Related Characters: Abraham Lincoln (speaker)
Page Number: 2
Explanation and Analysis:

Lincoln spoke these words during his Inauguration on March 4, 1865, a month before the fall of the Confederate capital of Richmond, Virginia. Although it was still uncertain that the Union forces would win the war and reunite the country, the tide seemed to be turning in that direction. Lincoln wished to project certainty about the war’s outcome, but not to gloat or shame those who had supported the Confederate cause. His goal was to show Americans that one of the principles that he had fought for was the unity of the country. To live up to that principle Americans would need to forgive and forget, showing compassion to their former enemies.

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As Lincoln spoke, one observer, Mrs. Lincoln’s dressmaker, Elizabeth Keckley, a free black woman, standing a few steps from the president, remarked that the lamplight made him “stand out boldly in the darkness.” The perfect target. “What an easy matter would it be to kill the president as he stands there! He could be shot down from the crowd,” she whispered, “and no one would be able to tell who fired the shot.”

Related Characters: Elizabeth Keckley (speaker), Abraham Lincoln
Page Number: 7-8
Explanation and Analysis:

Elizabeth Keckley was listening in the audience on April 11, 1865 when Lincoln gave a speech saying that he wanted black Americans to be given the right to vote. As a free black woman, she was uniquely positioned to understand all the violent hatred that this proposal would stir, especially among those in the South who were still fighting to secede from the Union and live in a country where they could continue to hold slaves. She realized that this principled stance of Lincoln’s might put his life in danger and she fretted to see his physical vulnerability at the very minute he made the announcement. Obviously, her comment is perceptive, as John Wilkes Booth—the very type of Confederate she feared—was in the audience making the same observation about the president’s vulnerability.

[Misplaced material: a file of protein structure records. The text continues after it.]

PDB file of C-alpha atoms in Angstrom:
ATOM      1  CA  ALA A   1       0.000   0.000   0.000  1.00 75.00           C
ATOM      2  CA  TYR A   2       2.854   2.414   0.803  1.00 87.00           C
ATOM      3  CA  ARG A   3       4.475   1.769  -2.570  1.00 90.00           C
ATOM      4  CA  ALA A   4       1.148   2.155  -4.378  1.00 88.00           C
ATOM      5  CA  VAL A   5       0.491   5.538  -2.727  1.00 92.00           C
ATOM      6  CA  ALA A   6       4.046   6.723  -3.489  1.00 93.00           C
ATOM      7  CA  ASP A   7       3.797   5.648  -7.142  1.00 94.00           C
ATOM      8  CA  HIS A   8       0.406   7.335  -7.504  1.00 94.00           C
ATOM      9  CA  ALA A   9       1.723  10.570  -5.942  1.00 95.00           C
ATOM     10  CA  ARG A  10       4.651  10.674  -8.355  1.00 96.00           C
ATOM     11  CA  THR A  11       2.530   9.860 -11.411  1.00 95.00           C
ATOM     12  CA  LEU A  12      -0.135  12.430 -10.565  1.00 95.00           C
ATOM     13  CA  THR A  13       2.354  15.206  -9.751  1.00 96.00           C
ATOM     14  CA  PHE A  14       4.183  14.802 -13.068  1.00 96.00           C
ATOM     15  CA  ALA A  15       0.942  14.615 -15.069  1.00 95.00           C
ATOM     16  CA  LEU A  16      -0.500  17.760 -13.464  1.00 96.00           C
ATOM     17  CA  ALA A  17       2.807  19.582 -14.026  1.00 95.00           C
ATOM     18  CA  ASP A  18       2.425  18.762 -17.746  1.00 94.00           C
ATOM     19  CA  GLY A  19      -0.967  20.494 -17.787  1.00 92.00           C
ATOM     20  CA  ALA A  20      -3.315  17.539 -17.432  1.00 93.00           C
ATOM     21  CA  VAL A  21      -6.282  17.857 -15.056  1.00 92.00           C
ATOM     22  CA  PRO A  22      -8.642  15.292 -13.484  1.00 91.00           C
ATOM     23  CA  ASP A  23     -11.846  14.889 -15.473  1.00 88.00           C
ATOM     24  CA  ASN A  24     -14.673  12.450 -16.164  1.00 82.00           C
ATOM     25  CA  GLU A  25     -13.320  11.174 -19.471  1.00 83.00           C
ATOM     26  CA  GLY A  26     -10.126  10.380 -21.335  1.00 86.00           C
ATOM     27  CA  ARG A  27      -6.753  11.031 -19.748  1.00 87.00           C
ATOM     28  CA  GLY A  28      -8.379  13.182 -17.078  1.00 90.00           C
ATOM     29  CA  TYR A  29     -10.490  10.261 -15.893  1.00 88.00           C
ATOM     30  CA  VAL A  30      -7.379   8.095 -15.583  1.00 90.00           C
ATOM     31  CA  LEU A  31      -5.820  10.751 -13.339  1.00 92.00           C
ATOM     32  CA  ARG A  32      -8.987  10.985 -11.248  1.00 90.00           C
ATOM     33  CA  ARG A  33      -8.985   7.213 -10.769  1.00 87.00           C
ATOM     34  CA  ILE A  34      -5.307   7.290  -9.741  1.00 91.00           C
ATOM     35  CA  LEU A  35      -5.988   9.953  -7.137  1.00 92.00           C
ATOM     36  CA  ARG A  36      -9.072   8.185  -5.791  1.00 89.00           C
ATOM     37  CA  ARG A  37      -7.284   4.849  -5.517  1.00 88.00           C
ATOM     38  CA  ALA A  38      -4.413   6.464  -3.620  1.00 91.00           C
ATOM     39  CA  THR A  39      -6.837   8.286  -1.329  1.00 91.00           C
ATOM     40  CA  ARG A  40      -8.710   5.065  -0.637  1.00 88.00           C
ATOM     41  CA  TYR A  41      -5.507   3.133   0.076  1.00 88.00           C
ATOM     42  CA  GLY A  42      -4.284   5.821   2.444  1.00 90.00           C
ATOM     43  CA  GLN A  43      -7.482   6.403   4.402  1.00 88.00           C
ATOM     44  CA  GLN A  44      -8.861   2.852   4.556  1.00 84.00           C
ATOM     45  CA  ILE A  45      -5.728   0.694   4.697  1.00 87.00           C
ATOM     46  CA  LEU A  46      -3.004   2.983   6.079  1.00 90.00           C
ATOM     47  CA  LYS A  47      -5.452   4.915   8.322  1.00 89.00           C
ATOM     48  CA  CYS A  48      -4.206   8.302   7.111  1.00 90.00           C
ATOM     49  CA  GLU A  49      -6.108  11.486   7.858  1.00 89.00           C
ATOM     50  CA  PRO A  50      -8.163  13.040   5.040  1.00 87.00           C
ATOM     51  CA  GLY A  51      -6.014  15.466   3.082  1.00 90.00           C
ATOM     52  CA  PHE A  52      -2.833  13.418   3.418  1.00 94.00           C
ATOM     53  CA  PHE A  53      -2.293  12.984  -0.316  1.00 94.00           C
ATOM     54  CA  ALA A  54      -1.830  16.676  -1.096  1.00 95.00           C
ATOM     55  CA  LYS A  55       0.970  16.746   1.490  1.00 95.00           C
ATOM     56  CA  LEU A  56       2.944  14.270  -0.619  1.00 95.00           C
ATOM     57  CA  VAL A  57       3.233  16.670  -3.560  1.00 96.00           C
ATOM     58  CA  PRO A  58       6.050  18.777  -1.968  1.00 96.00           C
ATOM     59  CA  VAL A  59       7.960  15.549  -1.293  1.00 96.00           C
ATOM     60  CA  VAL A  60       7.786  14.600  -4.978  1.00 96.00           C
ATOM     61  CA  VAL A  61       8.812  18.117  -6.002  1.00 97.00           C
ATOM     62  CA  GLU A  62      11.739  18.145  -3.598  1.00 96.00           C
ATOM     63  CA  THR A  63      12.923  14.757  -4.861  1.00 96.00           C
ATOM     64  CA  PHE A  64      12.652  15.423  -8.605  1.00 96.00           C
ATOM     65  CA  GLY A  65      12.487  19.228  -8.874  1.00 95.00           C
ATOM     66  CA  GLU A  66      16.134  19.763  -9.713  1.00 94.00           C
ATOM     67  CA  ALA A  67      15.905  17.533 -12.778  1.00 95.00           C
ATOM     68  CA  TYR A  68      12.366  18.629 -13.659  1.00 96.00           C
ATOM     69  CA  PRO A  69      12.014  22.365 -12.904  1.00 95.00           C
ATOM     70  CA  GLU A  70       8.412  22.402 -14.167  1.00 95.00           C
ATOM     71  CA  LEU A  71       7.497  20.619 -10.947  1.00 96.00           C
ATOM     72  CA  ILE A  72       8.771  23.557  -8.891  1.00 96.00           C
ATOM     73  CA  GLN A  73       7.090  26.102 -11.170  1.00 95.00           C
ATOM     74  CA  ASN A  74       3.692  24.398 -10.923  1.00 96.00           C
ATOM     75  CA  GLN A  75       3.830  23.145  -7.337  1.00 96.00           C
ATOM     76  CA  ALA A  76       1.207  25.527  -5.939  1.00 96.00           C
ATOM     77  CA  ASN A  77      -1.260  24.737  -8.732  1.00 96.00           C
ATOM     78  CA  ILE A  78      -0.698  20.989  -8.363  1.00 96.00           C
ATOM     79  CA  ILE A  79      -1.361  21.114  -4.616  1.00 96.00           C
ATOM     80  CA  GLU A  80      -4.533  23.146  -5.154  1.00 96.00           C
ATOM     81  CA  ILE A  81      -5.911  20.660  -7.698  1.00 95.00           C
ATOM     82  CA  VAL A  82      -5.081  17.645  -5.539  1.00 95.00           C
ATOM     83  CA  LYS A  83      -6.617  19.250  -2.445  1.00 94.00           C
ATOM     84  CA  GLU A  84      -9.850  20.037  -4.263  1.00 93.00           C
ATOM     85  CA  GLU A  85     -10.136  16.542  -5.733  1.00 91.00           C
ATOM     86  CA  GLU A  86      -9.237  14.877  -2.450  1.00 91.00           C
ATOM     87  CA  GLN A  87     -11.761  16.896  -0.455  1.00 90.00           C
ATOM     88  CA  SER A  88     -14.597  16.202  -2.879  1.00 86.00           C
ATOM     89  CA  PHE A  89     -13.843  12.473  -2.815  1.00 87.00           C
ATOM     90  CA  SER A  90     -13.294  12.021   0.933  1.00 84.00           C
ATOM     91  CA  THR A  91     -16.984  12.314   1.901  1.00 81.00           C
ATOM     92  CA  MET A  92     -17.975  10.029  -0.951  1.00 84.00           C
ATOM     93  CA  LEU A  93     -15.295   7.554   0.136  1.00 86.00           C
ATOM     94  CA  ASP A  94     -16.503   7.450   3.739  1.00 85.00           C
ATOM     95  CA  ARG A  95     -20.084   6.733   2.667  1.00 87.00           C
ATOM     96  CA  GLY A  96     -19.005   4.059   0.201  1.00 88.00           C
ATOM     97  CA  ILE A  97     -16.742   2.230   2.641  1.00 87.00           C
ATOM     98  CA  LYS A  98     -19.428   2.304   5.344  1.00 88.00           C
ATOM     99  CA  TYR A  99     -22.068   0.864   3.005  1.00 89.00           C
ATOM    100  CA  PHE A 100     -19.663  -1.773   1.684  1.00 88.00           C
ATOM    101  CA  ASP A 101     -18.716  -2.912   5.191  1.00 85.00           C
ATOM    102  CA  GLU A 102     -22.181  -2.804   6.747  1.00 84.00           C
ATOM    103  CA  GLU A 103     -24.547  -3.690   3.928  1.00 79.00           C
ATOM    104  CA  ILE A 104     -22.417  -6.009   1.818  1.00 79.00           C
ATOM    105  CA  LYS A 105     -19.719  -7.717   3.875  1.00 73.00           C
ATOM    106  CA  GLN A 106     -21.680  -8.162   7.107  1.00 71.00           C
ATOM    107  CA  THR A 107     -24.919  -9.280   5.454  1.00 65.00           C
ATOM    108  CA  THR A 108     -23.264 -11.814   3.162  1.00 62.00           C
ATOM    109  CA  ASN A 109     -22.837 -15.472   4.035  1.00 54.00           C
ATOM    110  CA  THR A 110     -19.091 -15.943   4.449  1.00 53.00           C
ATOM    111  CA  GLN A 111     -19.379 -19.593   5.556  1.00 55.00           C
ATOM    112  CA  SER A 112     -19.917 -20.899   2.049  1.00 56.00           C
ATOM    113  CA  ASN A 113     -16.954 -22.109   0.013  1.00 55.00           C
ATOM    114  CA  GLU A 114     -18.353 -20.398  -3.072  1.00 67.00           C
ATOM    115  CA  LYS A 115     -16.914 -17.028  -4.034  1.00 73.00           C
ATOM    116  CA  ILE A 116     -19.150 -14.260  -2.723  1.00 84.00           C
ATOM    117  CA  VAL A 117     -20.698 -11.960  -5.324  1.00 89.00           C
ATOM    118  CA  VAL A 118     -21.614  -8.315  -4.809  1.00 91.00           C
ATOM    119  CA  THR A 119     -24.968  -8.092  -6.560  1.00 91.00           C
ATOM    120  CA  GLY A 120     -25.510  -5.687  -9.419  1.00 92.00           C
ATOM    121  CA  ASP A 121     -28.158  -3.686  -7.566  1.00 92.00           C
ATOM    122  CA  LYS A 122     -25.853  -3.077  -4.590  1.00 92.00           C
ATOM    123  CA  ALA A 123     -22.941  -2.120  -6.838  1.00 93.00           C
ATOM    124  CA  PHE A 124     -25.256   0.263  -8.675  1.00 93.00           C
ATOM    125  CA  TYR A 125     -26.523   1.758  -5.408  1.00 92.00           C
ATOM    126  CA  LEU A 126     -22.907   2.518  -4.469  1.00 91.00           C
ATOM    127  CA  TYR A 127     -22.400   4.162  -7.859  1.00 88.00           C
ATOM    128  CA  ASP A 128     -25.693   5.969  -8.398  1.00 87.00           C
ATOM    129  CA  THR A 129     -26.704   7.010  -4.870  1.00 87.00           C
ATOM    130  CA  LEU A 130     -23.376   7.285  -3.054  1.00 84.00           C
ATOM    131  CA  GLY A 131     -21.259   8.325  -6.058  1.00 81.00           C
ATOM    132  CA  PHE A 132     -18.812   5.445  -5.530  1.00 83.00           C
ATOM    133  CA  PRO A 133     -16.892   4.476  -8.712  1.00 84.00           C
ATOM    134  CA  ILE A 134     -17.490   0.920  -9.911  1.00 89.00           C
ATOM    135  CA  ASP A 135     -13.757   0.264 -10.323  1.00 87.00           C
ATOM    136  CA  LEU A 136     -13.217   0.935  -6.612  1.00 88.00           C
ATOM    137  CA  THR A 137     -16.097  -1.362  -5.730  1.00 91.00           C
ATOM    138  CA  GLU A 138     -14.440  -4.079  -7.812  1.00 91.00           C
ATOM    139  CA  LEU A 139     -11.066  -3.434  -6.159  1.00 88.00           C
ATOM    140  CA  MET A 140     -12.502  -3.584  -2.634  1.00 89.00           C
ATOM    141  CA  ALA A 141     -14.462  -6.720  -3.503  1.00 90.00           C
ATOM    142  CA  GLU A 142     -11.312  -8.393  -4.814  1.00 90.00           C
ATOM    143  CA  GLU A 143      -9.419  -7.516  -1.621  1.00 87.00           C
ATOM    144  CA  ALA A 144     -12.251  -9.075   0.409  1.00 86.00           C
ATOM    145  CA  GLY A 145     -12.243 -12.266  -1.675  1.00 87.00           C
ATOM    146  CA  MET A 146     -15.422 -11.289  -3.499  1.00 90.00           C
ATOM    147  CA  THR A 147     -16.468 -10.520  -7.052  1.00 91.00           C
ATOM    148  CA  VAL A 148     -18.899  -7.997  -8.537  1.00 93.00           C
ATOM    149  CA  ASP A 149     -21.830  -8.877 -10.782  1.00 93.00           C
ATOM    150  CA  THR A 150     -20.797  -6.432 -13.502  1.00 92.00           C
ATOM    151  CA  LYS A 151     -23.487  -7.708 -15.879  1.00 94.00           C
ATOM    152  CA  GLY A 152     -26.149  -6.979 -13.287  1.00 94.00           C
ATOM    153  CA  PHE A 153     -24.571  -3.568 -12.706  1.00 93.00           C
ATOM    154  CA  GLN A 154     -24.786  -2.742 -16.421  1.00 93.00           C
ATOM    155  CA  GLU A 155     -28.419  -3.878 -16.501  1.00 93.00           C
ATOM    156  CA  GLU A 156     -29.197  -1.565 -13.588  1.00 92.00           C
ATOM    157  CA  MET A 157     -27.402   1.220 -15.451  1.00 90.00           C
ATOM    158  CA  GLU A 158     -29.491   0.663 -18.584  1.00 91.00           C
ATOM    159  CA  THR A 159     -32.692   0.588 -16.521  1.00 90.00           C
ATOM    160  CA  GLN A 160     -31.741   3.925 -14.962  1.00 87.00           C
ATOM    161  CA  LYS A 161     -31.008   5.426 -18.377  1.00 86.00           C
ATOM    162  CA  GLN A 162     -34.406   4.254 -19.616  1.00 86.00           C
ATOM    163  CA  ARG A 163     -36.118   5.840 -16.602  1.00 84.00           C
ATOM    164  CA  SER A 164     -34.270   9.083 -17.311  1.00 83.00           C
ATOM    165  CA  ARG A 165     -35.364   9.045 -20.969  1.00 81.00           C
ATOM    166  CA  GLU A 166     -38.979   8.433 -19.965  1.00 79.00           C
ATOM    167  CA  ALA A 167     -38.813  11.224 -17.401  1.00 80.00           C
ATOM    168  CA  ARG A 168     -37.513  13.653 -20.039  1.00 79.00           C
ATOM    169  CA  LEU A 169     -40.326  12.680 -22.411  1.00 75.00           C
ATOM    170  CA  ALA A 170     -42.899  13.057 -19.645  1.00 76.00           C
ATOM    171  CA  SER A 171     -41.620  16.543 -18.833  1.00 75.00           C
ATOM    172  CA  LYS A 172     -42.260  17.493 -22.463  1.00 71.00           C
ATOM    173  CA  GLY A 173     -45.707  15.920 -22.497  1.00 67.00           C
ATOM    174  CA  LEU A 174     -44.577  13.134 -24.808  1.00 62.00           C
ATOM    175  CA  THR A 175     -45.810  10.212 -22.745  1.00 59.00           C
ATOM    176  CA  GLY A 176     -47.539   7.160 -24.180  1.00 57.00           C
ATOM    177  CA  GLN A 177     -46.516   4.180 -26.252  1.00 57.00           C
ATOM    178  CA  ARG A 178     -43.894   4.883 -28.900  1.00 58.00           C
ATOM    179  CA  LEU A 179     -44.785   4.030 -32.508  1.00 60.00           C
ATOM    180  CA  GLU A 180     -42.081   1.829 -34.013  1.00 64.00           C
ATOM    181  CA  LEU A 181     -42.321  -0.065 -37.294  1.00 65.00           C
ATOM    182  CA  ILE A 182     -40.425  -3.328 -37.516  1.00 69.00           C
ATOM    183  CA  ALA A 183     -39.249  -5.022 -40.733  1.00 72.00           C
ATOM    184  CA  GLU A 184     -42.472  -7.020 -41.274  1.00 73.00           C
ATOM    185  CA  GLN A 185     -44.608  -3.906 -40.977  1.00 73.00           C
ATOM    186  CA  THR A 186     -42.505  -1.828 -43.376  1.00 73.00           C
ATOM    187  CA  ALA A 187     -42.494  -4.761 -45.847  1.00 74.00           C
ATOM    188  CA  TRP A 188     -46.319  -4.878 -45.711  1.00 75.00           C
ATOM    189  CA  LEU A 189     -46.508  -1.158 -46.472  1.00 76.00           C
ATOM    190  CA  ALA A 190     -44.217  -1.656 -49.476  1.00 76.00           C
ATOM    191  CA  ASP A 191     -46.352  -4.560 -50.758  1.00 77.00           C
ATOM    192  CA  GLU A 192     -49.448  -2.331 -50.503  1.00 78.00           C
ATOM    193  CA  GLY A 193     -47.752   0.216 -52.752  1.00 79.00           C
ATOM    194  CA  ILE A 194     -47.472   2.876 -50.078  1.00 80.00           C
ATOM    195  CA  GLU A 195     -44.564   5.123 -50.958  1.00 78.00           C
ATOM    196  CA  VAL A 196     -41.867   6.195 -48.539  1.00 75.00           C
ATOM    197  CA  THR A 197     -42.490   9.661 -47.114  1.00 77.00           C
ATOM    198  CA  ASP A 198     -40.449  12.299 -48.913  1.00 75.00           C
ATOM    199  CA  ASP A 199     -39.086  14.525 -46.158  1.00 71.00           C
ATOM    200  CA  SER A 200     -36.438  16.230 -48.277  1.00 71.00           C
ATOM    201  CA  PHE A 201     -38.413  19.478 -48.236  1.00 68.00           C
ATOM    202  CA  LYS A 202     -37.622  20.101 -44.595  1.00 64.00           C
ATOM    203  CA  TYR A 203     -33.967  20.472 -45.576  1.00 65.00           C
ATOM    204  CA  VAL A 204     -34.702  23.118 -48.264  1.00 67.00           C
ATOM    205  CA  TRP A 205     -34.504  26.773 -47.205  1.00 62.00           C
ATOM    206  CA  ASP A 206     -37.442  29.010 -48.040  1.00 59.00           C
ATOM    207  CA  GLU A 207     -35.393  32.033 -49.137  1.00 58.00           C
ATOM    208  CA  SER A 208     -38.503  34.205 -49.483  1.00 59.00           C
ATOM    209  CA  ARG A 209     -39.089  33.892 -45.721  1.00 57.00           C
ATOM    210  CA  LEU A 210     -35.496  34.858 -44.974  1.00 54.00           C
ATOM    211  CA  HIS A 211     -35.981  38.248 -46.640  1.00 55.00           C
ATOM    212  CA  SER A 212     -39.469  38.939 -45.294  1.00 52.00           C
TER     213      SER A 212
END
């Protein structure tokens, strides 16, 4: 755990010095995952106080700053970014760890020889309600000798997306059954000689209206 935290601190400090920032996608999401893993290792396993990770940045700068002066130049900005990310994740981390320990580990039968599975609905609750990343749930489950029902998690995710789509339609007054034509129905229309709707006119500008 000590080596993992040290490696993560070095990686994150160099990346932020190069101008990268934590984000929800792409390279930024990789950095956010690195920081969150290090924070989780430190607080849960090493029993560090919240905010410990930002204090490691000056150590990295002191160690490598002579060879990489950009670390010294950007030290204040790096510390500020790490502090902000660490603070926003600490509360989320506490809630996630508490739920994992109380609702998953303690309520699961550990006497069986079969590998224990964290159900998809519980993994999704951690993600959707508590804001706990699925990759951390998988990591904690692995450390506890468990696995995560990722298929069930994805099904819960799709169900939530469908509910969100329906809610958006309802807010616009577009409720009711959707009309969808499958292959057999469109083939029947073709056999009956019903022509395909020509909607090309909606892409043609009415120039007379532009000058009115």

Chapter 1 Quotes

At this supreme moment, the people cheered the man who, after a shaky start in office, learned how to command armies, brought down slavery, and became a most eloquent and moving speaker. And as he promised he would, he had saved the Union. Lincoln stood in the box and bowed to the audience.